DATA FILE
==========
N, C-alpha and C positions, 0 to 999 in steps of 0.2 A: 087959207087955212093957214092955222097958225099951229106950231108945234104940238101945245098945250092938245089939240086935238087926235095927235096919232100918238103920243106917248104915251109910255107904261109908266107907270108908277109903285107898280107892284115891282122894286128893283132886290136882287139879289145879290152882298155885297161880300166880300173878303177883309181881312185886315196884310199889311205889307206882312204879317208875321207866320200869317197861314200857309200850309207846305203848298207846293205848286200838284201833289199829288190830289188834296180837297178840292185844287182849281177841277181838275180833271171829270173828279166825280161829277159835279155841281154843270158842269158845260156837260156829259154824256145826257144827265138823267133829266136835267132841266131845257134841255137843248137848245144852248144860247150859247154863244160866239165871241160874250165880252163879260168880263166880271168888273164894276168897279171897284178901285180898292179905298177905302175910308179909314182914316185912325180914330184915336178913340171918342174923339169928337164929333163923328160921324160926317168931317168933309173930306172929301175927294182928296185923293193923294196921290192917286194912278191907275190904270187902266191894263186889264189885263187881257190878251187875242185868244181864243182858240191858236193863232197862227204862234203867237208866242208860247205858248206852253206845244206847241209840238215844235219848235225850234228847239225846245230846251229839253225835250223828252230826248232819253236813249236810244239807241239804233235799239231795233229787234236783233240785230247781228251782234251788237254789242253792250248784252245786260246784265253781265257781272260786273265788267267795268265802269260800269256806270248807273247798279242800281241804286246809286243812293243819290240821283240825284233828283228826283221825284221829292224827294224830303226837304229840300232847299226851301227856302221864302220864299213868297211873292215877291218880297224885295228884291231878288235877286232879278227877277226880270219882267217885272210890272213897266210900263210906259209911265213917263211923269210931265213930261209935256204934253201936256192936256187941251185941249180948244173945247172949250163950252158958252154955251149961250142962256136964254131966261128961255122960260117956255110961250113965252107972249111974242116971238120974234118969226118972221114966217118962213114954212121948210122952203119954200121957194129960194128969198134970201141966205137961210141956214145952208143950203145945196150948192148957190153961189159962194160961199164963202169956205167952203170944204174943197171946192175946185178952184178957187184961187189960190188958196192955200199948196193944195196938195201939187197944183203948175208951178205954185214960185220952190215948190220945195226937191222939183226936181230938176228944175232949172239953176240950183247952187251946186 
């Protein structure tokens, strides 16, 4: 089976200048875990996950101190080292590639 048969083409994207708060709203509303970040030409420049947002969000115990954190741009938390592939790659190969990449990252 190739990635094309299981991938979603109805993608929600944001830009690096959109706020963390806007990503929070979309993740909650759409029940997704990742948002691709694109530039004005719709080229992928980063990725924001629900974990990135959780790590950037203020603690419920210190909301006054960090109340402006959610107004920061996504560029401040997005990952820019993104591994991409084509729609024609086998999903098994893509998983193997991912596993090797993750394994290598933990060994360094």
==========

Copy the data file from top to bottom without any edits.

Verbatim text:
N, C-alpha and C positions, 0 to 999 in steps of 0.2 A: 087959207087955212093957214092955222097958225099951229106950231108945234104940238101945245098945250092938245089939240086935238087926235095927235096919232100918238103920243106917248104915251109910255107904261109908266107907270108908277109903285107898280107892284115891282122894286128893283132886290136882287139879289145879290152882298155885297161880300166880300173878303177883309181881312185886315196884310199889311205889307206882312204879317208875321207866320200869317197861314200857309200850309207846305203848298207846293205848286200838284201833289199829288190830289188834296180837297178840292185844287182849281177841277181838275180833271171829270173828279166825280161829277159835279155841281154843270158842269158845260156837260156829259154824256145826257144827265138823267133829266136835267132841266131845257134841255137843248137848245144852248144860247150859247154863244160866239165871241160874250165880252163879260168880263166880271168888273164894276168897279171897284178901285180898292179905298177905302175910308179909314182914316185912325180914330184915336178913340171918342174923339169928337164929333163923328160921324160926317168931317168933309173930306172929301175927294182928296185923293193923294196921290192917286194912278191907275190904270187902266191894263186889264189885263187881257190878251187875242185868244181864243182858240191858236193863232197862227204862234203867237208866242208860247205858248206852253206845244206847241209840238215844235219848235225850234228847239225846245230846251229839253225835250223828252230826248232819253236813249236810244239807241239804233235799239231795233229787234236783233240785230247781228251782234251788237254789242253792250248784252245786260246784265253781265257781272260786273265788267267795268265802269260800269256806270248807273247798279242800281241804286246809286243812293243819290240821283240825284233828283228826283221825284221829292224827294224830303226837304229840300232847299226851301227856302221864302220864299213868297211873292215877291218880297224885295228884291231878288235877286232879278227877277226880270219882267217885272210890272213897266210900263210906259209911265213917263211923269210931265213930261209935256204934253201936256192936256187941251185941249180948244173945247172949250163950252158958252154955251149961250142962256136964254131966261128961255122960260117956255110961250113965252107972249111974242116971238120974234118969226118972221114966217118962213114954212121948210122952203119954200121957194129960194128969198134970201141966205137961210141956214145952208143950203145945196150948192148957190153961189159962194160961199164963202169956205167952203170944204174943197171946192175946185178952184178957187184961187189960190188958196192955200199948196193944195196938195201939187197944183203948175208951178205954185214960185220952190215948190220945195226937191222939183226936181230938176228944175232949172239953176240950183247952187251946186 
């Protein structure tokens, strides 16, 4: 089976200048875990996950101190080292590639 048969083409994207708060709203509303970040030409420049947002969000115990954190741009938390592939790659190969990449990252 190739990635094309299981991938979603109805993608929600944001830009690096959109706020963390806007990503929070979309993740909650759409029940997704990742948002691709694109530039004005719709080229992928980063990725924001629900974990990135959780790590950037203020603690419920210190909301006054960090109340402006959610107004920061996504560029401040997005990952820019993104591994991409084509729609024609086998999903098994893509998983193997991912596993090797993750394994290598933990060994360094």